Inter-business messaging service Konnective has grown by 50% this year and now has over 30,000 users as it looks to expand rapidly outside of Australia.
The Melbourne-based startup has enjoyed mostly organic growth this year, and has a user base that’s growing “day-to-day”.
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“It’s been our best year ever,” Konnective co-founder Julie Bray says.
“We’ve been plugging away and persisting and we’re seeing the results now.”
Business alerts for workers on the move
Konnective is a broadcast messaging app used by businesses to communicate with employees through smartphone push notifications, aiming to replace telecommunications services like phone calls or text-messaging.
Employers can log onto the website and manage the different communication feeds, while employees have to download the app to receive alerts on their phone.
It’s targeted directly at industries like mining and healthcare where employees are commonly away from their desks and using a smartphone to communicate with their superiors.
Bray says this is what sets it apart from the likes of Slack in the increasingly competitive inter-business communication market.
“We focus on industries where people are out and about and not sitting at a desk monitoring a Slack feed,” she says.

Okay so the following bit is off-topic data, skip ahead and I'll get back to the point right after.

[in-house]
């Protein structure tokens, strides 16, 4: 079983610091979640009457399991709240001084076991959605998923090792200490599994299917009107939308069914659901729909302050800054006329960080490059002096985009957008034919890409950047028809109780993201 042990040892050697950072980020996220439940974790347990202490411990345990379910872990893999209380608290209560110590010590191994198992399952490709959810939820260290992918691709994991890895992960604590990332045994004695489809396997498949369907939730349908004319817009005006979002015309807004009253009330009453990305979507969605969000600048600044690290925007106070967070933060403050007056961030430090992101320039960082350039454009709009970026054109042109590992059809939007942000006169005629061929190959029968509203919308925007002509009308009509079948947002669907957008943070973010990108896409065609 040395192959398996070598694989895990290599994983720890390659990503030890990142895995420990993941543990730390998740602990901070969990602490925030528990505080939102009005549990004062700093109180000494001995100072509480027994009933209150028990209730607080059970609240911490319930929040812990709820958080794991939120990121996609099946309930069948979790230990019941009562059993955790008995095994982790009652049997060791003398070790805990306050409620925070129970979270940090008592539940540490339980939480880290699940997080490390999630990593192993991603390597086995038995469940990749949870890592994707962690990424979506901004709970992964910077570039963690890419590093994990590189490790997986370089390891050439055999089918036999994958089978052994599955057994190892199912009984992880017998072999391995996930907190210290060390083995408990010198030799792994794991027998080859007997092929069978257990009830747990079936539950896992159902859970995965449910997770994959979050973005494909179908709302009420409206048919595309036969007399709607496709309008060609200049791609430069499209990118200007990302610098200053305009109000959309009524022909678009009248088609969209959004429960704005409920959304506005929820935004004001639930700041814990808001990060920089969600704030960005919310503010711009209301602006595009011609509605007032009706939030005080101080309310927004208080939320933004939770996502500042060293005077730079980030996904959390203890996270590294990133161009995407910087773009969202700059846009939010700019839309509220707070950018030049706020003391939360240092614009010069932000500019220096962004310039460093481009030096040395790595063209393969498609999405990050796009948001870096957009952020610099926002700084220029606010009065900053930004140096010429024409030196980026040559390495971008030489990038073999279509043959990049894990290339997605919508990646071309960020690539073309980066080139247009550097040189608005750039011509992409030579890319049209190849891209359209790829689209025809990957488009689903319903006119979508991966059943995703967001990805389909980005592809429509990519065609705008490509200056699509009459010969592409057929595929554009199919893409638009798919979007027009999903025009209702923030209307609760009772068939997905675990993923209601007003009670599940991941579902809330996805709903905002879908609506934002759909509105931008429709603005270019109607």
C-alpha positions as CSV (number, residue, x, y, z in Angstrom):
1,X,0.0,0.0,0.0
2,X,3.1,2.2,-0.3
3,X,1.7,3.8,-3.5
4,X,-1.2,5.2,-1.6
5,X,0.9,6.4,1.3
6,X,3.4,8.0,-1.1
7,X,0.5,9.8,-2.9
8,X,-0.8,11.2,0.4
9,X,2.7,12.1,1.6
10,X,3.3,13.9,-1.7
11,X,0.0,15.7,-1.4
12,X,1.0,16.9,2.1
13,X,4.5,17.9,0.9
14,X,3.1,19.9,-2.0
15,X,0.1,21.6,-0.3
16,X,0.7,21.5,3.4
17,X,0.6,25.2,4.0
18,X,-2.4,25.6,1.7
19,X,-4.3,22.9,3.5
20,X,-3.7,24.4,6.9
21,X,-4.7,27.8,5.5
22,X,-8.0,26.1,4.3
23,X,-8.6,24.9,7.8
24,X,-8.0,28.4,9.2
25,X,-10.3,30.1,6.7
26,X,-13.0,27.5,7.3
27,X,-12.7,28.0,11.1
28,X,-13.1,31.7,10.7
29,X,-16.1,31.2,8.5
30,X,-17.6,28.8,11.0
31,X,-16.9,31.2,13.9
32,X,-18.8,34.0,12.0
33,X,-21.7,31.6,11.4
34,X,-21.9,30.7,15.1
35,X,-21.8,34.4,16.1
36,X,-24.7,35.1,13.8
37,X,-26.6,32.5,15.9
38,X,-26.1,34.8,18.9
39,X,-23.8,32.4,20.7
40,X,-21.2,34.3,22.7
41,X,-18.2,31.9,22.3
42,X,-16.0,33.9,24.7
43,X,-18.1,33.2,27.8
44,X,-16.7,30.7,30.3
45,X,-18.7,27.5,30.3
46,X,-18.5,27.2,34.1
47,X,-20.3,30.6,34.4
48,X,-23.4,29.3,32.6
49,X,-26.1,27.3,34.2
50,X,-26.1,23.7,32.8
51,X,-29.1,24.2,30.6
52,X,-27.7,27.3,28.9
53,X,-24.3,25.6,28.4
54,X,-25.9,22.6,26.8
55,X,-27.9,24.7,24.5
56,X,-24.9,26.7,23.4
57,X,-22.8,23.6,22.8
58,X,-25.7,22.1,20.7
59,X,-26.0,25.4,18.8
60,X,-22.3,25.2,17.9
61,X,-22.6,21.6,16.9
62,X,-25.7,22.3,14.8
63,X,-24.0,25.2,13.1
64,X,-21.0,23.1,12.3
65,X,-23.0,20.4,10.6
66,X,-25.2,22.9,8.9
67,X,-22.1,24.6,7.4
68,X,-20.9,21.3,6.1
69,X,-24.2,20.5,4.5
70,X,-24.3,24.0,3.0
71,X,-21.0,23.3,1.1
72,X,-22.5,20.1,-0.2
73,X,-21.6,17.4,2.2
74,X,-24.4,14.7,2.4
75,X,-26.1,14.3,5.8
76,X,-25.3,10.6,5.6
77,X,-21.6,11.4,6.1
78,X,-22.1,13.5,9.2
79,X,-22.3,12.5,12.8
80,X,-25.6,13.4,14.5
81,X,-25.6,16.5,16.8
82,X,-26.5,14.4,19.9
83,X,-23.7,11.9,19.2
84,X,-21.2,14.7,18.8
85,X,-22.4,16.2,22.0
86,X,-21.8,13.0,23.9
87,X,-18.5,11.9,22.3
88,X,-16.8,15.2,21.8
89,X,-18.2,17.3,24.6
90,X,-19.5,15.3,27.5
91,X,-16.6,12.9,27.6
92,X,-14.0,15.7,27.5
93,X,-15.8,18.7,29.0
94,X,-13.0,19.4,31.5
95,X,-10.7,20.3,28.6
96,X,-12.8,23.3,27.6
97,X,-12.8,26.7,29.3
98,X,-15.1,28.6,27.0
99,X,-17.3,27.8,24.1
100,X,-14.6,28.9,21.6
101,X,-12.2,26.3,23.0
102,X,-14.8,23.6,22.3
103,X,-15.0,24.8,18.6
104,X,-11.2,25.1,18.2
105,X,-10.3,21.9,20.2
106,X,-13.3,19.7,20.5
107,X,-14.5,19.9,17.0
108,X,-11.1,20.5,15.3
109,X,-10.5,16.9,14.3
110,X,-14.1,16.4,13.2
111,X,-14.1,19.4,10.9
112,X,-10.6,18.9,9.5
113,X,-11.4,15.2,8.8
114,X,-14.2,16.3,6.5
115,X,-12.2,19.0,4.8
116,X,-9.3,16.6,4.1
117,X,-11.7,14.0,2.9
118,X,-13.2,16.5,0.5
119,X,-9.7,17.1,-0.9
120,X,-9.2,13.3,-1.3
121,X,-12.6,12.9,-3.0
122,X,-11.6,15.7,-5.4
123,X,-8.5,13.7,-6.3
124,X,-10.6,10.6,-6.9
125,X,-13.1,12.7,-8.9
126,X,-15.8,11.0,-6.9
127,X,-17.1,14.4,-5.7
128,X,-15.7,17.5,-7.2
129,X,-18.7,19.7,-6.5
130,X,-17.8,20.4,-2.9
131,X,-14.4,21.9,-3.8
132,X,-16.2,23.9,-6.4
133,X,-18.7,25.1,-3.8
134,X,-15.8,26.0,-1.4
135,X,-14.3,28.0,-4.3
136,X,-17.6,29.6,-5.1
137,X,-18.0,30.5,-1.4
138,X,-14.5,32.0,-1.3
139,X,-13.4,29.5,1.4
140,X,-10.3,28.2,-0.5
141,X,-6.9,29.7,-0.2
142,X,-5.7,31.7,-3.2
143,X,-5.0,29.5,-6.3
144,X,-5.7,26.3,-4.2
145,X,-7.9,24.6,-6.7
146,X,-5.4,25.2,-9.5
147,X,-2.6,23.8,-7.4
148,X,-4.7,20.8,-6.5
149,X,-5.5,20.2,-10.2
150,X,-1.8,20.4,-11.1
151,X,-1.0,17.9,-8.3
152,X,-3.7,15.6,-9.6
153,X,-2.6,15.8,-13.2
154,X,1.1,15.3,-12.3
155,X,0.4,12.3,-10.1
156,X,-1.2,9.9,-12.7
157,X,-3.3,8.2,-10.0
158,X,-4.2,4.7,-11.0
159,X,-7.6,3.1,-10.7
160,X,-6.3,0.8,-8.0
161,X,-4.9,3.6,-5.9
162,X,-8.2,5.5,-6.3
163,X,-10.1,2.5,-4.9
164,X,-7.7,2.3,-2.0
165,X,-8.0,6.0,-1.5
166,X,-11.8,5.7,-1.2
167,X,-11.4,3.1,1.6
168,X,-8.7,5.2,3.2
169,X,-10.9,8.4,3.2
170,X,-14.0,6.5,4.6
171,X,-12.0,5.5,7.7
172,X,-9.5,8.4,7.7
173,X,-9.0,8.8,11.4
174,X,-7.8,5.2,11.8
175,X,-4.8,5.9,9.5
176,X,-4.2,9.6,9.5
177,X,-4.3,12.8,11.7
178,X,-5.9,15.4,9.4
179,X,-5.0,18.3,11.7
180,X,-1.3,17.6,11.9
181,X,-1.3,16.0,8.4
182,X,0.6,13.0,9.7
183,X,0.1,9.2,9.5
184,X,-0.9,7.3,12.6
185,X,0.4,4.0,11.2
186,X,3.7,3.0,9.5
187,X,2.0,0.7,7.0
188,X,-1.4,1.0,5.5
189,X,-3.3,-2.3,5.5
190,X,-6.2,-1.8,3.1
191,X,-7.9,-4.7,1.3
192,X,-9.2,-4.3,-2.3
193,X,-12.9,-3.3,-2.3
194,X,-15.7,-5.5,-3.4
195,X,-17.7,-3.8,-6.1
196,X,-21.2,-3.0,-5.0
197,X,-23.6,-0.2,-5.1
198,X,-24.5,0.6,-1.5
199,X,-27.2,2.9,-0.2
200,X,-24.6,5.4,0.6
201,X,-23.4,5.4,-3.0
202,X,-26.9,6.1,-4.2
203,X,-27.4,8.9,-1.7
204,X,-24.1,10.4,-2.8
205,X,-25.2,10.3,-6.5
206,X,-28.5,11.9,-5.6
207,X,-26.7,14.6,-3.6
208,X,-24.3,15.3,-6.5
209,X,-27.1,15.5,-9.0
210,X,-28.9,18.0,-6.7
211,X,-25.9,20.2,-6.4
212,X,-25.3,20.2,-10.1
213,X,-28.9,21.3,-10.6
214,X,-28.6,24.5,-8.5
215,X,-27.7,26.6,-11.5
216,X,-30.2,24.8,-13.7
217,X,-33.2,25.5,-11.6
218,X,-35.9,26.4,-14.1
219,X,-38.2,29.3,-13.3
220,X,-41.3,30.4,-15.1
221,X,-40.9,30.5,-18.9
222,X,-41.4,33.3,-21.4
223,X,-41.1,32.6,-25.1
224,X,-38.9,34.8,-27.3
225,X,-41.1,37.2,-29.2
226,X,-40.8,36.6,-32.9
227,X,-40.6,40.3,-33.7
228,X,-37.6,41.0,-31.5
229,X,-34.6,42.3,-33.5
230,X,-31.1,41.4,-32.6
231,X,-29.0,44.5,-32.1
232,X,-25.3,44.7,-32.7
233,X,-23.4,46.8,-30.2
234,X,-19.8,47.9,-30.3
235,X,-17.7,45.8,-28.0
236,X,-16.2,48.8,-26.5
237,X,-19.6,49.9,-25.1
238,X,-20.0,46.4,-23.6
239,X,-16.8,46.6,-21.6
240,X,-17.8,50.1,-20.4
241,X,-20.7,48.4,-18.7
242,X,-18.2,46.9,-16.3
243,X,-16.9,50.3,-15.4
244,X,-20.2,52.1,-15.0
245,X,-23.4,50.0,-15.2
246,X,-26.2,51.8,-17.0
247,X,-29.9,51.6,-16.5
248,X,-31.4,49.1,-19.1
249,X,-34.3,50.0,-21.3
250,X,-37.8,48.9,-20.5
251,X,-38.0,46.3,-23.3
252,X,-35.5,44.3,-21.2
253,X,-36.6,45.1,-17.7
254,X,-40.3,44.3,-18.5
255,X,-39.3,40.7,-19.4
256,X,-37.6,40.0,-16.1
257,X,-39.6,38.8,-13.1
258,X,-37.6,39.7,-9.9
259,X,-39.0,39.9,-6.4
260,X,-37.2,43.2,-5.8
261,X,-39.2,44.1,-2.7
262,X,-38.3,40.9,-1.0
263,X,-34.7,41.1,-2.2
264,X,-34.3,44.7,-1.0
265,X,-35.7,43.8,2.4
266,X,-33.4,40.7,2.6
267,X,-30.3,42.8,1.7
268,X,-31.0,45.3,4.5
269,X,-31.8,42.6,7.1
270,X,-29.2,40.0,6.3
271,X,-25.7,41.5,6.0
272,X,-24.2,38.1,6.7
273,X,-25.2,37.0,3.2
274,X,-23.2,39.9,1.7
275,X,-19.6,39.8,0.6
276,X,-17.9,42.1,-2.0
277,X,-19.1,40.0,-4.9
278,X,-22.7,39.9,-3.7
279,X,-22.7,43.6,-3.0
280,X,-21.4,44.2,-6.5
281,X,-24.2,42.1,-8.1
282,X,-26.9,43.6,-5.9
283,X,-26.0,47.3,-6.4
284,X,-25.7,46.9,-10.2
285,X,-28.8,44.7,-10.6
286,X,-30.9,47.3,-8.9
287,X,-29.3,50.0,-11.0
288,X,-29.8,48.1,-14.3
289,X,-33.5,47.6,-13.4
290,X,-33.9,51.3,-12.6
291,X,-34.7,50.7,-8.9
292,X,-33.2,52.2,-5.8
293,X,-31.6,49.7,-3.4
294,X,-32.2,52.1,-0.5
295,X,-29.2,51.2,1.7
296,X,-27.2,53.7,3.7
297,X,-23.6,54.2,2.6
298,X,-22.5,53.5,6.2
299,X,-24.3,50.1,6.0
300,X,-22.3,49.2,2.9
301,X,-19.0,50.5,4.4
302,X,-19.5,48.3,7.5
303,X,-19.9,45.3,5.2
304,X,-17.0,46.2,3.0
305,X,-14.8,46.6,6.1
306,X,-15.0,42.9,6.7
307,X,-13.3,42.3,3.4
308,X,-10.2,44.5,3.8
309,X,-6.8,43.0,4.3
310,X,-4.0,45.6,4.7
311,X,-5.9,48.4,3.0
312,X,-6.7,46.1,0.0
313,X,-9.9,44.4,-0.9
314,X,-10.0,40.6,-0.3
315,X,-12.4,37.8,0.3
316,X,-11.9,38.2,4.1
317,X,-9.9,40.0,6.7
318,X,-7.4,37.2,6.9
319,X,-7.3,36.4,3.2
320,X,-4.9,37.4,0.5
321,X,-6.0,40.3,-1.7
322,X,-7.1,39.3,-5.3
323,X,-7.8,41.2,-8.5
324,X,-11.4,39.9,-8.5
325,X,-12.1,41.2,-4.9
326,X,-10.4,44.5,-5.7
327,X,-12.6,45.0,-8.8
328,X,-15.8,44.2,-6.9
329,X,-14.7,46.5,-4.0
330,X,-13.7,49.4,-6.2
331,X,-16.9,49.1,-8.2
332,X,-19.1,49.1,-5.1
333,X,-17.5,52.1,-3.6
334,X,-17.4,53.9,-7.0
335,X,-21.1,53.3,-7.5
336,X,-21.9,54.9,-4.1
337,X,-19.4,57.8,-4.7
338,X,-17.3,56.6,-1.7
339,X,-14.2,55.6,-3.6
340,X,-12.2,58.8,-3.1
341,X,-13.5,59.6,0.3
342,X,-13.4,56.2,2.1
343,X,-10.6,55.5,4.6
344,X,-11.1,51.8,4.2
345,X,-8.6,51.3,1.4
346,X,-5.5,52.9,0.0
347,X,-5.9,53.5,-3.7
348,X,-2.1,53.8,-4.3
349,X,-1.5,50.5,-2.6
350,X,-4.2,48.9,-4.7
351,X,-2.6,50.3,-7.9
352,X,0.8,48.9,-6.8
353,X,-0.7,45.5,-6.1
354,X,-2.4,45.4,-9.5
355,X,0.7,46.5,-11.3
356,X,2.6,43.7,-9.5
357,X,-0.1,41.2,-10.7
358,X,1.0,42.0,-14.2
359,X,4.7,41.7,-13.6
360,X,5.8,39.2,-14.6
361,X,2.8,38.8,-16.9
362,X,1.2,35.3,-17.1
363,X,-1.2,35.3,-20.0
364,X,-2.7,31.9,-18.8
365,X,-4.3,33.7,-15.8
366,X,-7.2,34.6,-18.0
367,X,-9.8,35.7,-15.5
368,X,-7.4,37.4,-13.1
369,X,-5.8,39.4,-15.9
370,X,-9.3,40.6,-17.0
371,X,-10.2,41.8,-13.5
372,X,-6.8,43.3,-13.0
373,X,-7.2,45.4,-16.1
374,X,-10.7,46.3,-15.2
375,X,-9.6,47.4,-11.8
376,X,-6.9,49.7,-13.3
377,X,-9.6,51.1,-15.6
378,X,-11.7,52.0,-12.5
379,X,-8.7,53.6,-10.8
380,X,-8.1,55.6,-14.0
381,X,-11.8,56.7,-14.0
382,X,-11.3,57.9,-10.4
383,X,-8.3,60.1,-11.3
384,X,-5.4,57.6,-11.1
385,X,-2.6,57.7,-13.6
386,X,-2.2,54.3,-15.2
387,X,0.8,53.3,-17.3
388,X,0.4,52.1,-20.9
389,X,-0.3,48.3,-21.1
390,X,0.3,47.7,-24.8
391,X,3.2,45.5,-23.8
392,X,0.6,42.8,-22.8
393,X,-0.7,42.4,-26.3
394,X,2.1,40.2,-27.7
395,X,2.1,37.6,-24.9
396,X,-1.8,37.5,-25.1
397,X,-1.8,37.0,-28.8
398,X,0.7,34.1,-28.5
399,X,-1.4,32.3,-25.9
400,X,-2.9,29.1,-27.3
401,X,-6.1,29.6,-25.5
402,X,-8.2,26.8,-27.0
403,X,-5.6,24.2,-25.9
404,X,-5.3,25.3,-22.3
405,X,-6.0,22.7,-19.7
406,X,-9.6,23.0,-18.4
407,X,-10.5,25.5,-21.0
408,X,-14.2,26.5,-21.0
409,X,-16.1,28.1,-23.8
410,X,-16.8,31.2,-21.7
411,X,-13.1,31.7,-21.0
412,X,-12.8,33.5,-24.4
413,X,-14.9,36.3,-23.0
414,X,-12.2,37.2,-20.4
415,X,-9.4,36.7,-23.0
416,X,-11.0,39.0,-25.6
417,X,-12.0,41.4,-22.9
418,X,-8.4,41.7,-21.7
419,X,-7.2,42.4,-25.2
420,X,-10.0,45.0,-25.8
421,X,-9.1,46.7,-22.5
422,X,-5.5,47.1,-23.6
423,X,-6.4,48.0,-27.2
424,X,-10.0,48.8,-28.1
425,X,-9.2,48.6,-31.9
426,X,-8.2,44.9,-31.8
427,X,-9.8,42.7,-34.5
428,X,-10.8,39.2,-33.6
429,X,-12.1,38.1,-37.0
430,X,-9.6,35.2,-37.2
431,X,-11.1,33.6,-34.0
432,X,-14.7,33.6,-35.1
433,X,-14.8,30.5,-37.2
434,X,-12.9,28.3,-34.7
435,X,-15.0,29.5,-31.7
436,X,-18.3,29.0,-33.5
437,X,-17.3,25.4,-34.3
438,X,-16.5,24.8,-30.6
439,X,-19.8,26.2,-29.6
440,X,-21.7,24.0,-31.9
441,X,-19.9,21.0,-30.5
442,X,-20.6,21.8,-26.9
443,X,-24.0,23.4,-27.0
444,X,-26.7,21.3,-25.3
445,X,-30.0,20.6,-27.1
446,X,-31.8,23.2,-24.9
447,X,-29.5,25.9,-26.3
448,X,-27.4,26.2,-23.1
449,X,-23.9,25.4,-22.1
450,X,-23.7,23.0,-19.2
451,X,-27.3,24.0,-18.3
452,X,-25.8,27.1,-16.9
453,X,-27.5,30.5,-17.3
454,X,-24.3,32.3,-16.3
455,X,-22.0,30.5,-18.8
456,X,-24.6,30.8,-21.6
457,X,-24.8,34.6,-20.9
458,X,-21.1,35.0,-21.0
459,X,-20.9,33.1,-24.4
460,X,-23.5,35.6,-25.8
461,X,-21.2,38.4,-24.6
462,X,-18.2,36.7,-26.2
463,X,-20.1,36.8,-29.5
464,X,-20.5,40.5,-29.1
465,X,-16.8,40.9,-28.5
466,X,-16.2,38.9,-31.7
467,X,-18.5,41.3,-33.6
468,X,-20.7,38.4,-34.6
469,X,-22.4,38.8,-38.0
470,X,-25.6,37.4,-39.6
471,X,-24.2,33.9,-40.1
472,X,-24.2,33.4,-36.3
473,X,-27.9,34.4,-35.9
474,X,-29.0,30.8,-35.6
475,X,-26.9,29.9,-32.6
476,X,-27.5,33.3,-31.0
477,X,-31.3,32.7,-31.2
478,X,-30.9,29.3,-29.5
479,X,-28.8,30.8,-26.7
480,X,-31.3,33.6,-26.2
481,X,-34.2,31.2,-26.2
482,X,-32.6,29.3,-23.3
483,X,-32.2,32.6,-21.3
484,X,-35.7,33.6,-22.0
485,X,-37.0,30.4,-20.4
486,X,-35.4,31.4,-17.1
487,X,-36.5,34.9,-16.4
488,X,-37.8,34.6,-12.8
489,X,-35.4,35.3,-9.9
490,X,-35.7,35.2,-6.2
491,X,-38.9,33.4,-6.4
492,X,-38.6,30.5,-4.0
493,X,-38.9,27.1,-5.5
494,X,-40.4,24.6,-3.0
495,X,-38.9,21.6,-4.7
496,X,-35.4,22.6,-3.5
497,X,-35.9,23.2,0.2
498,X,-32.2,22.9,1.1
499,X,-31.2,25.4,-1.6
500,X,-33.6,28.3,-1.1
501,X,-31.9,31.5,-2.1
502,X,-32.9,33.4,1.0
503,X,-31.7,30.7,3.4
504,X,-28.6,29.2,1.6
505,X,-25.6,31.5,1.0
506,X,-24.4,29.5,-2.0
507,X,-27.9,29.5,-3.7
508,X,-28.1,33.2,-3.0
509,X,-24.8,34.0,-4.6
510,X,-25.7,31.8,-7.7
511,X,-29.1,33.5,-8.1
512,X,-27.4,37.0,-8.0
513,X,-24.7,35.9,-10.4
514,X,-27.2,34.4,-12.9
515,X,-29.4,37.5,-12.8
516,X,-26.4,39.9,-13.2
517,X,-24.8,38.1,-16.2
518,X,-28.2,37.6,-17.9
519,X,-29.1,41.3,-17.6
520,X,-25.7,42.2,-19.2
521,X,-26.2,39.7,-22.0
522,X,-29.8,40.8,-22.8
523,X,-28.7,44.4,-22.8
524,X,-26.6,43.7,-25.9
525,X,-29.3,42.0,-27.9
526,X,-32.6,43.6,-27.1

“They need to know things like what’s happening on site or if a shift is running late. It’s often difficult to get that message out in a consistent way to a large workforce.
“With the others you need to be constantly monitoring the channels, and that’s not generally the way these people work.”
An early pivot
The service began as Kid Connect in 2012, focusing exclusively on communication in schools, mainly between teachers and parents. It was an idea borne out of personal experience, as Bray became increasingly frustrated with the archaic modes of communication used by schools.
It soon became clear that the service could prove useful in places far beyond just schools. Early on in the process the two co-founders decided to pivot and rebrand, and Konnective emerged.
“We saw there were plenty of opportunities to use the app for all manner of things – sporting clubs, healthcare organisations, the list is endless,” Bray says.
“We thought that rather than getting too far down the path, we’d stop and do the rebrand while we’re still fairly new rather than let it go on for too long.
“It was a conscious shift to try to capture that corporate market.”
Now over 100 Australian companies are using Konnective, including schools, a large automotive company and not-for-profit Benetas Aged Care.
Konnective is monetised through set-up fees and annual subscriptions charged to businesses based on its size and amount of people reached through the app.
The startup has been entirely bootstrapped by the co-founders so far, aside from funding through a Victorian government grant that brought on board 50 schools.
Now it’s time for Konnective to expand outside of Australia thanks to some added cash injections.
The startup will also soon be working with an unnamed “large multinational corporation” to translate the app for a non-English speaking country, Bray says.
“We’re at the point where we know we have a great product, we’ve been running for a good couple of years and working with large companies, so we’re ready to grow,” she says.
“That’s going to take funds and we’re about to embark on that project.”